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nimbus":37xke6si said:
MSimon isn't that kinda fanboy. Does his assessment not fly?
I really have no idea who MSimon is.

The internet is full of so much bollocks you really have to reject 99.9% of opinions based on pretty superficial grounds so you can concentrate on the rest.

In this case I just saw someone I dont know, on a site called talk-polywell, slagging off thermally based fusion.

It is true that hundreds of millions have probably gone into thermally based fusion and so far it has not payed of, but this does not necessarily mean it is less promising than other methods that have not been investigated. What it absolutely must mean is that a large proportion of scientists, who know way more than you or I, have considered it the most promising approach.

His opinion may be correct but it must be non-representative.
 
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nimbus

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Concentrate on the rest - like someone who might have an air-tight case against thermal fusion.
You're arguing trends instead of this particular case. So we're arguing past each other. I don't know and don't care whether this one approach to fusion (or any other science project) is more or less popular on the internet, only whether it makes sense (and how cool it is, personally). I don't take someone's word for it, that's blind faith.

How are e.g. MSimon's arguments, in that T-P thread, off-base? They're in that thread. It's not a long thread, there's no difficulty to find them.
What it absolutely must mean is that a large proportion of scientists, who know way more than you or I, have considered it the most promising approach.
Are you saying there's no such thing as substantial proportions of scientists that get caught in politicized science, or who would defend one pet project or other because it fills their pocket?
His opinion may be correct but it must be non-representative.
Who cares? Whether it makes sense and is significant is what matters. It would be significant if LDX were as much a dead end for useful fusion as ITER is. As is the assertion in said thread. Same with LDX being as old a dead horse as hinted at in same thread.
 
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Shpaget

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nimbus":19amr71b said:
It would be significant if LDX were as much a dead end for useful fusion as ITER is.
Why would you say ITER is a dead end?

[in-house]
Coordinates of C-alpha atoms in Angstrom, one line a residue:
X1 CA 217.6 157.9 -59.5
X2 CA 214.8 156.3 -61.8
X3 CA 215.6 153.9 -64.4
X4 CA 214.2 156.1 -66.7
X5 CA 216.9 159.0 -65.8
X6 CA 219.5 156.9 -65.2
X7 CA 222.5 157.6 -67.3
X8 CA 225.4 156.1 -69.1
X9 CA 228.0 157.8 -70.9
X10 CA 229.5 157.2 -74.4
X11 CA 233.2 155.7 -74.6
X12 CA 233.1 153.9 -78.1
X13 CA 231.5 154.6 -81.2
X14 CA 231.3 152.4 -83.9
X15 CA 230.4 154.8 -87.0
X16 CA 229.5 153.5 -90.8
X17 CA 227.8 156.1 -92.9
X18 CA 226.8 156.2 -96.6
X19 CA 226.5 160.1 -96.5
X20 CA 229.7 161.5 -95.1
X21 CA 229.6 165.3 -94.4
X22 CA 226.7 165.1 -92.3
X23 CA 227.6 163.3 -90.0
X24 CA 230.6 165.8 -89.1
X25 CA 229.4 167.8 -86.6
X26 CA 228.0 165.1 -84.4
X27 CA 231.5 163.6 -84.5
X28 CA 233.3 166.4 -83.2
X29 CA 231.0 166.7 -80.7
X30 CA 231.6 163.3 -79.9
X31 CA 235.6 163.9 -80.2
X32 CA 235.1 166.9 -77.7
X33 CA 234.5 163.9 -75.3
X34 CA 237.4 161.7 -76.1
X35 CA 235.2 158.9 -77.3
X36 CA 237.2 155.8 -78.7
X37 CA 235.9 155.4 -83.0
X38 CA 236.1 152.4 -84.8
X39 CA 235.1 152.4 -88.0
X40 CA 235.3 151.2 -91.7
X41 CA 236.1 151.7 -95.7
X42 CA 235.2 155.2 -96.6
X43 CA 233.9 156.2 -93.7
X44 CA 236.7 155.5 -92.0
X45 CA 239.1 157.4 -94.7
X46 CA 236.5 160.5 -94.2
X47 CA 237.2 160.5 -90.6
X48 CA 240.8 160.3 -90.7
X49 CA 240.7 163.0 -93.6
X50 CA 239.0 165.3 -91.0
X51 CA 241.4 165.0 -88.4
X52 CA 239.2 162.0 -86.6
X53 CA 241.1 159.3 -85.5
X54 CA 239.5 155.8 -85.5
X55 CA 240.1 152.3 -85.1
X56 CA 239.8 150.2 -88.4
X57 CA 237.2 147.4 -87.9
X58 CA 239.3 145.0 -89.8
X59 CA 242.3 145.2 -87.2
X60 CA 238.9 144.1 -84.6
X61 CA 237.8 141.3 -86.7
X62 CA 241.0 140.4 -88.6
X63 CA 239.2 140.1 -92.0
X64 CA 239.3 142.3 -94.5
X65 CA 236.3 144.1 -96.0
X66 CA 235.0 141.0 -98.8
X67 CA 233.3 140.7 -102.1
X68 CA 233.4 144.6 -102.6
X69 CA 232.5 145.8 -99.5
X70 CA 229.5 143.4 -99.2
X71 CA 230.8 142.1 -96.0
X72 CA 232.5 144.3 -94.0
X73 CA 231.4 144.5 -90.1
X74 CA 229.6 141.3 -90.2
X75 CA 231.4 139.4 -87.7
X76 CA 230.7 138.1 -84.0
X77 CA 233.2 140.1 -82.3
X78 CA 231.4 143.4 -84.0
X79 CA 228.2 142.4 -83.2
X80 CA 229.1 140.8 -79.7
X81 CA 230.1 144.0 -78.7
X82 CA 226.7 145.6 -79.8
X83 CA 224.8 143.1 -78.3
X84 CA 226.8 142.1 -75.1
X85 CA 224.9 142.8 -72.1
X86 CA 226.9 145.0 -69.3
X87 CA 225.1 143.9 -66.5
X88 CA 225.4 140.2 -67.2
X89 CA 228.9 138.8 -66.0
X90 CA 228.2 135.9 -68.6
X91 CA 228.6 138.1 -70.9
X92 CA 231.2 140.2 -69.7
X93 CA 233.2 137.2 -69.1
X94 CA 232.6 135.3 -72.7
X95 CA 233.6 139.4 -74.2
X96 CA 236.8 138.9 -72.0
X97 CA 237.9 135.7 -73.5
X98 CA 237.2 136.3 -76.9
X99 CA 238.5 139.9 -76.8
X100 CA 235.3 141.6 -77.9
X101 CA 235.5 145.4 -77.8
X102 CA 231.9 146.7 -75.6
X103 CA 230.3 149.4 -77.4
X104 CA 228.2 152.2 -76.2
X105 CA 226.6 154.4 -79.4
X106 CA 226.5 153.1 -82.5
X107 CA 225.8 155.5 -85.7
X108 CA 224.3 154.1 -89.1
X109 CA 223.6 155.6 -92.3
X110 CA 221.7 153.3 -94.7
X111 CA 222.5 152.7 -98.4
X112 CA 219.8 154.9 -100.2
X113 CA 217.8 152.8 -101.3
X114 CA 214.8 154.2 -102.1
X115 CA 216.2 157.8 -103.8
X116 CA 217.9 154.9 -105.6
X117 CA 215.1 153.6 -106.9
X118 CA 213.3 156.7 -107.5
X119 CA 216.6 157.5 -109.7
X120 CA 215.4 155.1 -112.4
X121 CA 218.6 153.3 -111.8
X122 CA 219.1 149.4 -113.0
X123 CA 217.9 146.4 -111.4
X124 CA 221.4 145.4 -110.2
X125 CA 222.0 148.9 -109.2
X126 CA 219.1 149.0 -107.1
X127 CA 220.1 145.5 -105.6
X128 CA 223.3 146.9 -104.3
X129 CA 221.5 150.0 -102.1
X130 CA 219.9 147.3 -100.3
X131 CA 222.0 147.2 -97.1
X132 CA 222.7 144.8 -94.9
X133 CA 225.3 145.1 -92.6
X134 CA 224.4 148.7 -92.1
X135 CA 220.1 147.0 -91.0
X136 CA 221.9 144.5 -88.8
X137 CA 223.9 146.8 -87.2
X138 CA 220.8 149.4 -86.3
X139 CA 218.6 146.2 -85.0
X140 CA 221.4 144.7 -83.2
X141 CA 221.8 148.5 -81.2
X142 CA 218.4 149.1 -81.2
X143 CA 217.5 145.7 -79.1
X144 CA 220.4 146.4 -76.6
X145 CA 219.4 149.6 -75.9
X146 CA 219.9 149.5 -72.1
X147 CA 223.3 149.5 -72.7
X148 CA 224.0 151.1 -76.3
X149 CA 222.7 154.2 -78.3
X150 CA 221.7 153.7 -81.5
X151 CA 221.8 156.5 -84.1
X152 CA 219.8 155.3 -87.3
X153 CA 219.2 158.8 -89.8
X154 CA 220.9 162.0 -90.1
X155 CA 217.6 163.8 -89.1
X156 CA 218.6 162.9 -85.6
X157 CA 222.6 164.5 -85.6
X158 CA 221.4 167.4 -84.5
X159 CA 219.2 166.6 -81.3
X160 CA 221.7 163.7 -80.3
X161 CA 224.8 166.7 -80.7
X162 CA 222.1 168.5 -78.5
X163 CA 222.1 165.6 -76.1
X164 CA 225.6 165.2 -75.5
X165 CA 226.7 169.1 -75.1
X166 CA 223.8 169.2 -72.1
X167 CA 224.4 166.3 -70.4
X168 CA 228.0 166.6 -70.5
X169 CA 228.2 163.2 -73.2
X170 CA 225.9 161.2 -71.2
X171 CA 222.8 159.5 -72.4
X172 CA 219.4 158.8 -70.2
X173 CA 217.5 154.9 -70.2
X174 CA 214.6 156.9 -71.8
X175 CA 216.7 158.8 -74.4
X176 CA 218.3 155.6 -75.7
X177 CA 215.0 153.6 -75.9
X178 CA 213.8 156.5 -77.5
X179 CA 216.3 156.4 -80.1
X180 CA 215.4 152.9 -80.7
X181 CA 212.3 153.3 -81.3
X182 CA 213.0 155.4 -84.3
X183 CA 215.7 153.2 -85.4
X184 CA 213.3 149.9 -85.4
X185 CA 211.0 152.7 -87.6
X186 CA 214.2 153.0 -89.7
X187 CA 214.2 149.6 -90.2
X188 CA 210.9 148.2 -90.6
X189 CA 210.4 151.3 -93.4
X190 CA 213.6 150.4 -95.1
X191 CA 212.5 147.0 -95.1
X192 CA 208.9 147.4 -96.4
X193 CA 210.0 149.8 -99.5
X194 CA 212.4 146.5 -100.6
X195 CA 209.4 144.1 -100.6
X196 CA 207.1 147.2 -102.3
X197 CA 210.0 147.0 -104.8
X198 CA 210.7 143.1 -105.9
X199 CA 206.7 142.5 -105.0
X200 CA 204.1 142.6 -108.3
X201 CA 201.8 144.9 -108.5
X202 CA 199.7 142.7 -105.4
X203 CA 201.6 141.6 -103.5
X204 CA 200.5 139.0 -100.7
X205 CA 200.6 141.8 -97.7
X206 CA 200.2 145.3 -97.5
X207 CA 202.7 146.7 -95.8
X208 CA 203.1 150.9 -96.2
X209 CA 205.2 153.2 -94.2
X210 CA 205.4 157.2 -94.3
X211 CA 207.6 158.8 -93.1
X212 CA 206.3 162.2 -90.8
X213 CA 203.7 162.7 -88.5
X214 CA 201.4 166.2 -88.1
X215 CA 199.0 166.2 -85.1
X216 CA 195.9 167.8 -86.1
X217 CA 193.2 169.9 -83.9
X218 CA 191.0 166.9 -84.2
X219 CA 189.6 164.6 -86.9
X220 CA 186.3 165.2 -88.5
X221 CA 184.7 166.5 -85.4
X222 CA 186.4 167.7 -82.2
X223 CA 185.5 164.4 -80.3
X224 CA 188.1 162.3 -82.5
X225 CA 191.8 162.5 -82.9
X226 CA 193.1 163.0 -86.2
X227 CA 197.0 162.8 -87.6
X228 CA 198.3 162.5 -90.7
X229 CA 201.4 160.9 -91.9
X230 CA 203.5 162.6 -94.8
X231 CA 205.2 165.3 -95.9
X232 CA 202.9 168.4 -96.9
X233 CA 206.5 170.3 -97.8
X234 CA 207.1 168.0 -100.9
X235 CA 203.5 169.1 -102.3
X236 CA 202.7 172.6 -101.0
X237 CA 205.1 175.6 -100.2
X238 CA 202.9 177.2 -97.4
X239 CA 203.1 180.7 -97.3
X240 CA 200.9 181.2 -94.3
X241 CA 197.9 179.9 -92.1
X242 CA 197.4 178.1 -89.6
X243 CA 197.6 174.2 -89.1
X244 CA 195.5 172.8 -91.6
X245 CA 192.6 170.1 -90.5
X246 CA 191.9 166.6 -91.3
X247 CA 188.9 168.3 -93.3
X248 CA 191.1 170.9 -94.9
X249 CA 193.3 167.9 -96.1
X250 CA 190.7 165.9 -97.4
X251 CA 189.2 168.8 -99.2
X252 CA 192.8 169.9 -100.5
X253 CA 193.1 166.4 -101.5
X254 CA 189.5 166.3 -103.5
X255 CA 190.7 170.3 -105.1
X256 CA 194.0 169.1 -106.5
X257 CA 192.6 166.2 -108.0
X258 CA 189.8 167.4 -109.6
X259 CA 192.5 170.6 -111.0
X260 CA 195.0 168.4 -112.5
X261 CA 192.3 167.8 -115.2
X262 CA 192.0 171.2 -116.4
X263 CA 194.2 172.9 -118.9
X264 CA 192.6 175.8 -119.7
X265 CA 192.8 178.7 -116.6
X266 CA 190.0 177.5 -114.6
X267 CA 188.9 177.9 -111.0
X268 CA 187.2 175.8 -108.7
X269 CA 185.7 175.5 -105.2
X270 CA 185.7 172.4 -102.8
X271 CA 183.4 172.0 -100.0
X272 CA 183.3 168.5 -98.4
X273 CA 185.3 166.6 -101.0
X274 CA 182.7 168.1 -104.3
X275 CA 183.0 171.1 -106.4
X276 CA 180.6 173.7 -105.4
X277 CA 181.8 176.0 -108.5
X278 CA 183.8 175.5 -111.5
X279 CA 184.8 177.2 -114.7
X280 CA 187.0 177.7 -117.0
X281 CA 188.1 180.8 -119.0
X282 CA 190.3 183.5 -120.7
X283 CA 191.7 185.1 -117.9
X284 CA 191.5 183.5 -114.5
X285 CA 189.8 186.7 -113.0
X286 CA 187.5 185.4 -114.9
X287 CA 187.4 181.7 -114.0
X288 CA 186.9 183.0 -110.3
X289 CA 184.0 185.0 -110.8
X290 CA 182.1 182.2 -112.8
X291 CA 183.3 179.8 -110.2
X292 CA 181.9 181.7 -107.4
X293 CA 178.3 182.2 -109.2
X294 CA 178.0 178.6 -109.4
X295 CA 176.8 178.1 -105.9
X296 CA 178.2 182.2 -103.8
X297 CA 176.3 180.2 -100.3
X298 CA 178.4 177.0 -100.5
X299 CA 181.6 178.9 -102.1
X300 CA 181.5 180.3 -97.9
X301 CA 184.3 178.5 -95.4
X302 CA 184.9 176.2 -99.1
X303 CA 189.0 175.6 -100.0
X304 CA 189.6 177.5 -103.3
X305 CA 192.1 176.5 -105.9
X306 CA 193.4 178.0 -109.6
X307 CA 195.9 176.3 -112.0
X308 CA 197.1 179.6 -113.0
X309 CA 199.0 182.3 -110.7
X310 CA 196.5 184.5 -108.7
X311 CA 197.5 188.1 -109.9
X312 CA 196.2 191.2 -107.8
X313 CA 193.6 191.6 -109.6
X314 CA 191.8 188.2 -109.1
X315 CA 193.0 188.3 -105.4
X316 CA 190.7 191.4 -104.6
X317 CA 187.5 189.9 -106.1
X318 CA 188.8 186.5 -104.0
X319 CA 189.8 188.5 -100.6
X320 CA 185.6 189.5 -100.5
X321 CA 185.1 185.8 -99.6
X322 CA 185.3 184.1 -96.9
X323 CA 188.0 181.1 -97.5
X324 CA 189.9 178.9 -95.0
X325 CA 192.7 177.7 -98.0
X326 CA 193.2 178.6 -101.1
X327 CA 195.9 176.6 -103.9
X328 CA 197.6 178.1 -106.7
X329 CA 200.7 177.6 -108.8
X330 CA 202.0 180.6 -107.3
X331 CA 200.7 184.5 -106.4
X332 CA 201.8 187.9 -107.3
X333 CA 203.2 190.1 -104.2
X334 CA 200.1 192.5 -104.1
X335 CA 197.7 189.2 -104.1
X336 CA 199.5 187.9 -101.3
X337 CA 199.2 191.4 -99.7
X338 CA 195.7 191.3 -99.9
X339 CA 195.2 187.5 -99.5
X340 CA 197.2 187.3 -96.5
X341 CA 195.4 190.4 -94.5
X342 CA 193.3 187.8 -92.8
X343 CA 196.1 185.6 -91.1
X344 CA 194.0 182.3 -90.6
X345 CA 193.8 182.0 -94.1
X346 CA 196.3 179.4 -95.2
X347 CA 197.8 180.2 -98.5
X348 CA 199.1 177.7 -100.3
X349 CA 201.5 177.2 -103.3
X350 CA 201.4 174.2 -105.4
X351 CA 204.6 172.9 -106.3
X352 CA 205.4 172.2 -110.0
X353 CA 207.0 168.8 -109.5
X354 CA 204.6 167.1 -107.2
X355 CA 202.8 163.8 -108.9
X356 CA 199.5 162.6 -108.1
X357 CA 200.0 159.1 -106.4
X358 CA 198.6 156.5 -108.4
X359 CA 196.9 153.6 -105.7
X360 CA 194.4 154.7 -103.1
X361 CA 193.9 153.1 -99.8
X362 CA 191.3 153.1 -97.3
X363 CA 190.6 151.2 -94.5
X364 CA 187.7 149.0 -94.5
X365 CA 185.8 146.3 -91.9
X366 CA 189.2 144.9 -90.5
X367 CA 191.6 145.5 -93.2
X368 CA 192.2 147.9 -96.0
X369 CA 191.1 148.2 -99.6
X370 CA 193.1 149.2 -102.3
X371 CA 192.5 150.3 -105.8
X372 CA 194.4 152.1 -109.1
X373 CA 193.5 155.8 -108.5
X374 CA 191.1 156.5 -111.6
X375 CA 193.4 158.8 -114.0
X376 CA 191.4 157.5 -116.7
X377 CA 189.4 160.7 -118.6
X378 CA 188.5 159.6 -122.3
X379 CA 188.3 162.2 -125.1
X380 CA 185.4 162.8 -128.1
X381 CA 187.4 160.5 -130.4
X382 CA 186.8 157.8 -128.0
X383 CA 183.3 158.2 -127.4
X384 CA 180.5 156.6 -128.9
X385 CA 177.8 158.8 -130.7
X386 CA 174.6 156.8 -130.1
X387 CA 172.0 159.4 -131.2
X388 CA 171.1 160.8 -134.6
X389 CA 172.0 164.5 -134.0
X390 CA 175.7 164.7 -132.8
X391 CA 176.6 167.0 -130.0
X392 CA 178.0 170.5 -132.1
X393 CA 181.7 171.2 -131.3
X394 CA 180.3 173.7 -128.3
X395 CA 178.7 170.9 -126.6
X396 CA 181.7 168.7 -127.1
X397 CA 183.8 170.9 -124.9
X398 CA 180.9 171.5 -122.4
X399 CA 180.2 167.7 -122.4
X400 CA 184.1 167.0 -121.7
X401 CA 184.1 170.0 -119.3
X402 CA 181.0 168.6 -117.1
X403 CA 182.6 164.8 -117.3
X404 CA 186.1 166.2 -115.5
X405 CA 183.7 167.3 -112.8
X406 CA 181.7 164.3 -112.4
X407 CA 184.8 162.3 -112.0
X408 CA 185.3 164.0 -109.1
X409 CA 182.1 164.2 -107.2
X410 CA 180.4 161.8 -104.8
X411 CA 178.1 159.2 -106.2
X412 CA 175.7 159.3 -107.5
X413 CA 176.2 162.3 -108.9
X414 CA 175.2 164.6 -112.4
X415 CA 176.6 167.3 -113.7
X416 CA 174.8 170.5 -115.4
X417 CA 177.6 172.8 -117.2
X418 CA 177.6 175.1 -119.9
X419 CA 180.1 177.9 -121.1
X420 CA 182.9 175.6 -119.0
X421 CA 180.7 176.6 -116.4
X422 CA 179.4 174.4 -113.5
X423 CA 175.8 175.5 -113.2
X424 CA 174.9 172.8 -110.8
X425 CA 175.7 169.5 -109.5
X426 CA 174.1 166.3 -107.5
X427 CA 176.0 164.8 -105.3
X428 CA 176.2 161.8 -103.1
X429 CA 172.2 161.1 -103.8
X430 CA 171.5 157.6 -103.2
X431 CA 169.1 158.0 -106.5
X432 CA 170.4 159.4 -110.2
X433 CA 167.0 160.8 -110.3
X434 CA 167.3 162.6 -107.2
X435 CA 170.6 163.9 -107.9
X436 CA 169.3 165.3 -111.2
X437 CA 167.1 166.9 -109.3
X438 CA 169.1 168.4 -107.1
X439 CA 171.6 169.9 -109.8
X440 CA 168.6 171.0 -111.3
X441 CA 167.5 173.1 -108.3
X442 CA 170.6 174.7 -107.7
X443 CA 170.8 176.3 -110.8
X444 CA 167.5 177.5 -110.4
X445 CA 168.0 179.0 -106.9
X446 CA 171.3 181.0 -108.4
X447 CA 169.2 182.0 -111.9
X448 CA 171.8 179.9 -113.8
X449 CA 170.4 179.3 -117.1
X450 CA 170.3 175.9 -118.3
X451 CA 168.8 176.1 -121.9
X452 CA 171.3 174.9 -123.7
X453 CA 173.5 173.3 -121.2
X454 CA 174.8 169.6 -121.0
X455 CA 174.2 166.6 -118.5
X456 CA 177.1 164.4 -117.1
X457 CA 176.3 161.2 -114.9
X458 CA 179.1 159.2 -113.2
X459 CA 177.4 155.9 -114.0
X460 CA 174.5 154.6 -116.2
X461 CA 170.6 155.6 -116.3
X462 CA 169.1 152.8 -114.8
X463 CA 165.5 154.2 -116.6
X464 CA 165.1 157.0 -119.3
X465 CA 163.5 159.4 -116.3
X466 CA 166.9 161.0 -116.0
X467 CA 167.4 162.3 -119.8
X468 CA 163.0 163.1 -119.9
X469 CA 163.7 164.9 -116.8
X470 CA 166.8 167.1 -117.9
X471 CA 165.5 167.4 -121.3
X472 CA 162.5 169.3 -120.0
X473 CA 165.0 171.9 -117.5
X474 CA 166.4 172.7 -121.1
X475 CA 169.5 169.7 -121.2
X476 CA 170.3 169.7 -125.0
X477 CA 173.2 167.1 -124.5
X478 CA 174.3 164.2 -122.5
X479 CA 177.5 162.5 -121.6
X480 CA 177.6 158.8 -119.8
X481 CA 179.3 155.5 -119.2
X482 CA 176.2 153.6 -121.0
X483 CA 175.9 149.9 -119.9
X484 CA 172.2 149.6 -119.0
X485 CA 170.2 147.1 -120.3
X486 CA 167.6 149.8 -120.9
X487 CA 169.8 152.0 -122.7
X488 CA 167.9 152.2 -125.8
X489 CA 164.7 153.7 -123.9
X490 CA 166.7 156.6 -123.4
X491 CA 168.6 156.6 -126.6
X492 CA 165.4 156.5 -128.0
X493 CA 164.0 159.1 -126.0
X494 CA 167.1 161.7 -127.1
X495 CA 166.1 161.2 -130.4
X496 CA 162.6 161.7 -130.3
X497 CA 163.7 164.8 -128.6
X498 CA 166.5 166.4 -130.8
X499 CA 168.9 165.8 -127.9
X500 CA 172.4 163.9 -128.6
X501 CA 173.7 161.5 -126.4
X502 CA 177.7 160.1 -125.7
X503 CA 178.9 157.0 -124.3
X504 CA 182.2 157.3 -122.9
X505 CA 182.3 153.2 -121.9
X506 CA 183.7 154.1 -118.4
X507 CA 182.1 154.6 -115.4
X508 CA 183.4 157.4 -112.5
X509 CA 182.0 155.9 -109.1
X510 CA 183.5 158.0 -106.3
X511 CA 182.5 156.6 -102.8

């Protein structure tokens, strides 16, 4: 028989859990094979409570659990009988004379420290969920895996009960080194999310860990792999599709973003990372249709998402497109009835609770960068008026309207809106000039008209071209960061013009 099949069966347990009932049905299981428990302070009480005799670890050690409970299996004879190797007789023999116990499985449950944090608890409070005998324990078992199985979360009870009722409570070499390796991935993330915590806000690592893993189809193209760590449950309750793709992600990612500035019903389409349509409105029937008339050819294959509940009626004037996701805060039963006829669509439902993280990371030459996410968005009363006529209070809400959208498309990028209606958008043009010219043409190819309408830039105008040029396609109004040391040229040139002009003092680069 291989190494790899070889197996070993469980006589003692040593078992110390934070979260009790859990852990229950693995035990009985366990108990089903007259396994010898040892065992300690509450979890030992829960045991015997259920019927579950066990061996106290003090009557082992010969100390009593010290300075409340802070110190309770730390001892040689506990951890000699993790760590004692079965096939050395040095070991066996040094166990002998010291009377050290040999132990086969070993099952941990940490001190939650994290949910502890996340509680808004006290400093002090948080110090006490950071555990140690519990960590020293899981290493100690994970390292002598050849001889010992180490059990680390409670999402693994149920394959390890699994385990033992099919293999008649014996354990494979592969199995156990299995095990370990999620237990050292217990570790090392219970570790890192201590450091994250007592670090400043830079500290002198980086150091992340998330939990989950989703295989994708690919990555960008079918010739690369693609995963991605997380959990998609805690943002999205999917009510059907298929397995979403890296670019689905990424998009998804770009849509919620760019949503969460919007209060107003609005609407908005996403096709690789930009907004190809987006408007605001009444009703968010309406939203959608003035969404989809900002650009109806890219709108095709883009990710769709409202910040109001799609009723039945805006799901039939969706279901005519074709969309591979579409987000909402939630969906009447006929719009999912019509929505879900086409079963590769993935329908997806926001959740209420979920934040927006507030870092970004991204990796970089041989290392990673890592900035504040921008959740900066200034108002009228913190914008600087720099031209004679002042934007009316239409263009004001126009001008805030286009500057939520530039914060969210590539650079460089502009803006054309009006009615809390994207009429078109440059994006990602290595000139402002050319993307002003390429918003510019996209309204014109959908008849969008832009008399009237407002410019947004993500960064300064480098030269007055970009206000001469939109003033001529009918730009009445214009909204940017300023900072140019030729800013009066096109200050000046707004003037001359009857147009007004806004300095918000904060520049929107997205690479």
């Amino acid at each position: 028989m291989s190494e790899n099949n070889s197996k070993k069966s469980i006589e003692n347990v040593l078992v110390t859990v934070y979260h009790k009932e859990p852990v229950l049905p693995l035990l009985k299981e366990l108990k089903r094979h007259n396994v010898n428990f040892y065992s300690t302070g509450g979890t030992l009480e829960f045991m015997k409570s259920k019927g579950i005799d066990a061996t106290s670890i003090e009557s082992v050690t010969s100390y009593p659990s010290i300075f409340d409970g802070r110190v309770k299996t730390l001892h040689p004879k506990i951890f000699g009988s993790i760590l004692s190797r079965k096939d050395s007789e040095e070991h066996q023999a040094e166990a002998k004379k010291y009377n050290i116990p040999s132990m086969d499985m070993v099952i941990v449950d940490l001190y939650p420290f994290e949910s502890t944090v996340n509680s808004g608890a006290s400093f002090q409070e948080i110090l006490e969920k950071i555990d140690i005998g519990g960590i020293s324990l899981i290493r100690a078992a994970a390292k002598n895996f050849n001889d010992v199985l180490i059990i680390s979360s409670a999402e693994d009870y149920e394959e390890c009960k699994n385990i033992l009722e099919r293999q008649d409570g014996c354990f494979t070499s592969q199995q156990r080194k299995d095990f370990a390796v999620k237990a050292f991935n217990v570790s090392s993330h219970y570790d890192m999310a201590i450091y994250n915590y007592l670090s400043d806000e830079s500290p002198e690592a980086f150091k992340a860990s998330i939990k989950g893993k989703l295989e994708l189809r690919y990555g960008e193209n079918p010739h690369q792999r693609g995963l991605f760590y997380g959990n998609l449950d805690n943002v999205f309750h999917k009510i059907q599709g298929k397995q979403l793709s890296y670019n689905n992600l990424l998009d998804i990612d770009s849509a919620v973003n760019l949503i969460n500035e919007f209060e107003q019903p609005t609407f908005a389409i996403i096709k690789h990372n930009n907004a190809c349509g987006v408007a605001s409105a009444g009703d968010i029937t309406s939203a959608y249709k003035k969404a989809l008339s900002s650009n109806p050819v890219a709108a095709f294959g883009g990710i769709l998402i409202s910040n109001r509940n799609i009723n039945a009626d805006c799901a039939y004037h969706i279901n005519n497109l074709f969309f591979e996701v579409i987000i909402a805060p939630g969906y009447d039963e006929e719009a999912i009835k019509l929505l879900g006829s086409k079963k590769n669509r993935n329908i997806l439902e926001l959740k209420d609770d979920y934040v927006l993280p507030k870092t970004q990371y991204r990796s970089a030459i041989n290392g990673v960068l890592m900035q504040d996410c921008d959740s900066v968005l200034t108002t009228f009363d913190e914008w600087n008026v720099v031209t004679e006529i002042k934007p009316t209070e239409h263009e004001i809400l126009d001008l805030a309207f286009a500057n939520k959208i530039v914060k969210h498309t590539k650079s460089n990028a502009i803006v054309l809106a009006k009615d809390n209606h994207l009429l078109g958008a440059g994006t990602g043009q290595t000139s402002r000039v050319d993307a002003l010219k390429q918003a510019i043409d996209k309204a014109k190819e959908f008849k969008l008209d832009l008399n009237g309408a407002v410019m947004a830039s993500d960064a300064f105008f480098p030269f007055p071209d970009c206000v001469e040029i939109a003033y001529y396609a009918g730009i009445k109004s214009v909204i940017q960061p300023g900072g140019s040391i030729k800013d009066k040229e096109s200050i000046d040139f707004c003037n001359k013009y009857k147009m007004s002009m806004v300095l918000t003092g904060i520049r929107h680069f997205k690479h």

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nimbus

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Everything considered together. The ever-delayed commercial phase. It's a money pit. There's no solid refutal that it's not just another jobs program like some other major govt projects (e.g. a lot of NASA), and lots of little clues that favoritism is an established trend WRT to chasing practical fusion (clinging to one particular project instead of dispassionate and impartial ethos). So many other fusion programs all with a timeline roughly on par with ITER, mostly cheaper and/or simpler than ITER.

And like hinted above, some physicists inside ITER not making any bones about it effectively being a science project more than a lean & mean path to commercial phase.
 
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Shpaget

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Well, the entire project is expected to cost €10 billion which is not really that much considering that it spans over 50 years and the number of people living in the participating countries.
It's less than €0.06 per capita per year.

I'd gladly give them my cents.
 
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kelvinzero

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nimbus":qlnvxvlw said:
Concentrate on the rest - like someone who might have an air-tight case against thermal fusion.
You're arguing trends instead of this particular case. So we're arguing past each other. I don't know and don't care whether this one approach to fusion (or any other science project) is more or less popular on the internet, only whether it makes sense (and how cool it is, personally). I don't take someone's word for it, that's blind faith.

How are e.g. MSimon's arguments, in that T-P thread, off-base? They're in that thread. It's not a long thread, there's no difficulty to find them.